Some replicated QTL linkages have been followed up to the point of identification of specific associated genes under the linkage peak, some of which are now being replicated in genome-wide association screens. Duggirala and colleagues reported linkage of a QTL influencing age at onset of type 2 diabetes and diabetes itself, analyzed using a variance component-based liability threshold model, to chromosome 10q(22). Another group found confirmatory linkage evidence in the same chromosomal region(23) and eventually identified the TCF7L2 gene under their linkage peak as being strongly associated with type 2 diabetes(24). Association with TCF7L2 has now been verified in the Mexican American sample in which the original linkage was reported(25). TCF7L2 has since been picked up by multiple genome-wide association screens(26,27).

A number of human QTL linkages have not only genes, but also specific functional variants that have been identified and confirmed through in vitro functional studies. One of these is Factor VII (FVII), a protein involved in blood clotting that has been implicated in risk of venous and arterial sclerosis. A genome-wide linkage study identified a QTL for FVII on chromosome 13 with a LOD score of 3.18(28). The structural gene for FVII, F7, was directly under this linkage peak and was an obvious positional candidate. Association analyses of the 48 polymorphisms identified in the F7 gene by sequencing in individuals from the linkage sample identified four variants with a very high posterior probability of effect and three additional variants with high support for functionality. Several of these variants were in putative promoter regions and their functionality has now been confirmed in in vitro expression assays(29).

Other well replicated human QTL linkages include loci influencing variation in triglyceride levels on chromosome 15 (30-33), body mass index on chromosome 3 (34-36), and reading disability on chromosome 6p (7,37-39) to name only a few. Another example of a replicated QTL linkage with a specific gene identified under the linkage peak by follow-up association studies is a chromosome 4 QTL influencing alcohol dependence and related endophenotypes that show association with GABRA2(40-42). Further cases of specific functional variants that have been identified in genes originally localized through QTL linkages include three coding variants in a member of the TAS2R bitter taste receptor family that influence ability to taste phenylthiocarbamie (PTC)(43,44) and a promoter variant in the SEPS1 gene, in a region of chromosome 15 linked to a variety of inflammatory disorders, that affects inflammatory response(45).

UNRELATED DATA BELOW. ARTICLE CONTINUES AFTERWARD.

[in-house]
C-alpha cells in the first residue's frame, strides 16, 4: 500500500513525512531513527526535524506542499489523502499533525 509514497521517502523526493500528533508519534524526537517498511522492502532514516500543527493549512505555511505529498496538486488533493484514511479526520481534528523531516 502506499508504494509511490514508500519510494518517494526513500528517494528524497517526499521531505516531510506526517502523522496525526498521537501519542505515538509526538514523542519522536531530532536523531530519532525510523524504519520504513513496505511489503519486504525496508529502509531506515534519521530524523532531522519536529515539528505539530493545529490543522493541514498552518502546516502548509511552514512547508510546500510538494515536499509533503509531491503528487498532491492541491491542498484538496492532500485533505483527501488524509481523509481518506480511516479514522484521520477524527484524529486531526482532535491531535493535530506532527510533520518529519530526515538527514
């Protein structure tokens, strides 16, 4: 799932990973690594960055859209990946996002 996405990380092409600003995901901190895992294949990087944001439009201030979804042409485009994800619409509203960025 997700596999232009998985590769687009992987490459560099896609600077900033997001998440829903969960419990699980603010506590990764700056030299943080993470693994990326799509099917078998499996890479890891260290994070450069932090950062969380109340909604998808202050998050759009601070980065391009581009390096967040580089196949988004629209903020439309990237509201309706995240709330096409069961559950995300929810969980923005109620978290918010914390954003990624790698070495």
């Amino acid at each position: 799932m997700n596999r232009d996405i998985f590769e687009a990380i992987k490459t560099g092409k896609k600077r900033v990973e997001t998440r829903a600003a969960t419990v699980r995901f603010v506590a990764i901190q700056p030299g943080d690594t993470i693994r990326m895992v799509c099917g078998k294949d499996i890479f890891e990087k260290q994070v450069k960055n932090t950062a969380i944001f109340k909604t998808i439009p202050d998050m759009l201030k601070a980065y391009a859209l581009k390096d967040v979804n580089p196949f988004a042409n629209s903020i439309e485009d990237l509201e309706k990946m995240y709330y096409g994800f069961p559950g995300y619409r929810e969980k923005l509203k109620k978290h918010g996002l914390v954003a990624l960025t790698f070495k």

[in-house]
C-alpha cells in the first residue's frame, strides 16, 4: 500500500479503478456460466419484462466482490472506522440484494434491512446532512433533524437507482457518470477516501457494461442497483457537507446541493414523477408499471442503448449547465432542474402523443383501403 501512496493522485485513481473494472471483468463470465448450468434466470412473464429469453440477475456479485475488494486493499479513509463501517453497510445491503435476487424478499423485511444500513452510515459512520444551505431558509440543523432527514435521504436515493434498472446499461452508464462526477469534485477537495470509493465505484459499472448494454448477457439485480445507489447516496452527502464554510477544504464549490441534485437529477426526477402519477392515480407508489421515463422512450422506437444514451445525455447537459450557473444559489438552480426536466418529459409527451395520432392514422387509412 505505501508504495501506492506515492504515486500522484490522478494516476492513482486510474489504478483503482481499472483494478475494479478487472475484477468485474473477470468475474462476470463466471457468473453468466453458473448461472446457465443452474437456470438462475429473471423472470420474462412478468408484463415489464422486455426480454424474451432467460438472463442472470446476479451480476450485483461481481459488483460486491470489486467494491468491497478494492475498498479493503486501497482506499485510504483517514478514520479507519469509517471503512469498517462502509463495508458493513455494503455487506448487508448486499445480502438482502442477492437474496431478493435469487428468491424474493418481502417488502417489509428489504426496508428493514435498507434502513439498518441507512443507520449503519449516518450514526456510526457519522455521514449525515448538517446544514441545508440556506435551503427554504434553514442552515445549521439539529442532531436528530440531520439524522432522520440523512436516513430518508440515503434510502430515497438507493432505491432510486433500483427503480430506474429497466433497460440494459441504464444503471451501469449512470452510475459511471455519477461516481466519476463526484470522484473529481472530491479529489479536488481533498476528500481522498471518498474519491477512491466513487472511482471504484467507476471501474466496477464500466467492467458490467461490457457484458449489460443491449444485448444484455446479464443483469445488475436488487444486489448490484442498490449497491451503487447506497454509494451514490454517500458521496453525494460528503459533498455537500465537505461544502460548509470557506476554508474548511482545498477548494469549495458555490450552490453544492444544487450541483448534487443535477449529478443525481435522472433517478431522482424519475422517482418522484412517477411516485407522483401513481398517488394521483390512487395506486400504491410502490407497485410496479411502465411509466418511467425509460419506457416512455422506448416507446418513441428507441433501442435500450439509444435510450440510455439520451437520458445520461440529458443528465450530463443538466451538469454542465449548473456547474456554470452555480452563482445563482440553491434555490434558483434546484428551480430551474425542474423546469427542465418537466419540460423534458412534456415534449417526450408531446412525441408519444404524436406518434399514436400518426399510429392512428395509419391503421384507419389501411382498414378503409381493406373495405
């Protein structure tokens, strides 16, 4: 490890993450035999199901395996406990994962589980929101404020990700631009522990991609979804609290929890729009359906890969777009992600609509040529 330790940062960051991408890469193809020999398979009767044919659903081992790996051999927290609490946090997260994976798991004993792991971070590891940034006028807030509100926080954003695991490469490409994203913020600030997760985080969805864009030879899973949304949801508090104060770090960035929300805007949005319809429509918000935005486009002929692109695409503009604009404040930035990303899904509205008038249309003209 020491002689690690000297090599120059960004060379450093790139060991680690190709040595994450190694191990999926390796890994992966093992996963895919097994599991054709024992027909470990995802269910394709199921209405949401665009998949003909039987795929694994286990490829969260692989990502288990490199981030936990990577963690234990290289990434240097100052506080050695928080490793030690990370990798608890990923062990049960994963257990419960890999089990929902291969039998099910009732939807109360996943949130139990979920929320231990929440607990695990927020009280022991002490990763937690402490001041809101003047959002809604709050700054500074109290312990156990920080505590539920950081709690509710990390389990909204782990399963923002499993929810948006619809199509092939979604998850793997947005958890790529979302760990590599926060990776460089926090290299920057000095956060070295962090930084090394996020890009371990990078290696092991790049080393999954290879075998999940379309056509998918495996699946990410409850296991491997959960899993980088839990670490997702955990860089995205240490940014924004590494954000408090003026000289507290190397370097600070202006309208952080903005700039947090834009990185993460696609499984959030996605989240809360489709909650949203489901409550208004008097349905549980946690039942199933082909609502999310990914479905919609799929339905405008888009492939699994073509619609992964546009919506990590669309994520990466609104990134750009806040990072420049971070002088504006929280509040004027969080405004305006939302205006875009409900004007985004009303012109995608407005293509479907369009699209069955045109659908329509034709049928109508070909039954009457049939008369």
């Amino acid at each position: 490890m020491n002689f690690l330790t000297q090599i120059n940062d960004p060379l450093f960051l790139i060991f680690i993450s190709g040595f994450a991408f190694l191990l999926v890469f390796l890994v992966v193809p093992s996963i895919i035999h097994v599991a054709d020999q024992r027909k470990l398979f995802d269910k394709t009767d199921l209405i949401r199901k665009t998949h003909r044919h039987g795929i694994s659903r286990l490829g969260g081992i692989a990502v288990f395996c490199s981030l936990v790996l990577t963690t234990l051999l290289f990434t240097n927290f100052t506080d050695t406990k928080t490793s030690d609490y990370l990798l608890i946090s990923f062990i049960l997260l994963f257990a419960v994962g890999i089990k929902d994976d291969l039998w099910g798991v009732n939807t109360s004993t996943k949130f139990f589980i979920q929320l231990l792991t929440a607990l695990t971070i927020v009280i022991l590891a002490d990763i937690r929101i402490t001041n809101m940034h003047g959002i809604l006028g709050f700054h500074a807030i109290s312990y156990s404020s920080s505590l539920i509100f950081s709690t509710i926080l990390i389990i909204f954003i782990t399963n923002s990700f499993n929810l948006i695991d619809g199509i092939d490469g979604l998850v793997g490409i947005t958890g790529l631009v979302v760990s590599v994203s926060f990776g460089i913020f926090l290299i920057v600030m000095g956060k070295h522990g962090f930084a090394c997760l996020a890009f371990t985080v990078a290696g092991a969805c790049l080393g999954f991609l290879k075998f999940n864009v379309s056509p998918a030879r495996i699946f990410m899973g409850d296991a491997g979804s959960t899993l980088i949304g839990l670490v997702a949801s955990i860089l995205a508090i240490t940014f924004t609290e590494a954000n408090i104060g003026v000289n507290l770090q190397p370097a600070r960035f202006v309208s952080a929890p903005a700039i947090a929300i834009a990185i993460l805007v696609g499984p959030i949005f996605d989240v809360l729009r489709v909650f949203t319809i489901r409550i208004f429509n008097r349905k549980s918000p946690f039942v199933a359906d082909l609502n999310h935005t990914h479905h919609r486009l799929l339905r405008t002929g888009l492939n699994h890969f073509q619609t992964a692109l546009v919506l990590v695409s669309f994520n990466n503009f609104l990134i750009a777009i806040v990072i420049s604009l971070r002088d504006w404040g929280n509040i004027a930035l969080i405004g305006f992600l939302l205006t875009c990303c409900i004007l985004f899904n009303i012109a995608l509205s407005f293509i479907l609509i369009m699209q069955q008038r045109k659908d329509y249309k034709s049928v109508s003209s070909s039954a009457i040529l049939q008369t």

Lessons from these studies

Although relatively few human QTL linkages have been followed up to the point of identifying the underlying gene(s) and functional variants, we may still be able to draw some conclusions about the spectrum of human QTLs from these examples. Given the sample size, these observations are necessarily anecdotal, but they provide some idea of what is possible within the range of human QTLs, if not a quantitative measure of how likely these possibilities are.

We may not be able to rely on picking an obvious positional candidate under a linkage peak. In the days of Mendelian penetrance model-based linkage, an initial linkage finding was generally followed up by fine mapping and genotyping of additional markers to more precisely define the recombinations within families and the minimal chromosomal area in which the gene of interest resided. Today, this fine mapping stage has largely been abandoned as the results of the Human Genome Project have made it easy to examine the catalog of genes in the region under a linkage peak to select one or a few obvious candidates to test as potential sources of a QTL linkage. Some of the known human QTL examples suggest that the obvious positional candidate gene may not be the correct one or that the obvious candidate may not be sufficient to explain the linkage in the case of multiple QTLs under a peak. As SNP genotyping becomes faster and cheaper, our reliance on choosing positional candidates is decreasing as it is more and more feasible to comprehensively screen all genes in the region under a linkage peak for association with the trait of interest. Currently, opinions differ on whether this association screening should be gene-centric, including known coding variants in the region, or should consist of markers of a uniform density selected to cover the whole region in a systematic fashion. This is likely to be a short-lived debate as sequencing technology becomes cheap enough to feasibly sequence the entire region under a linkage peak.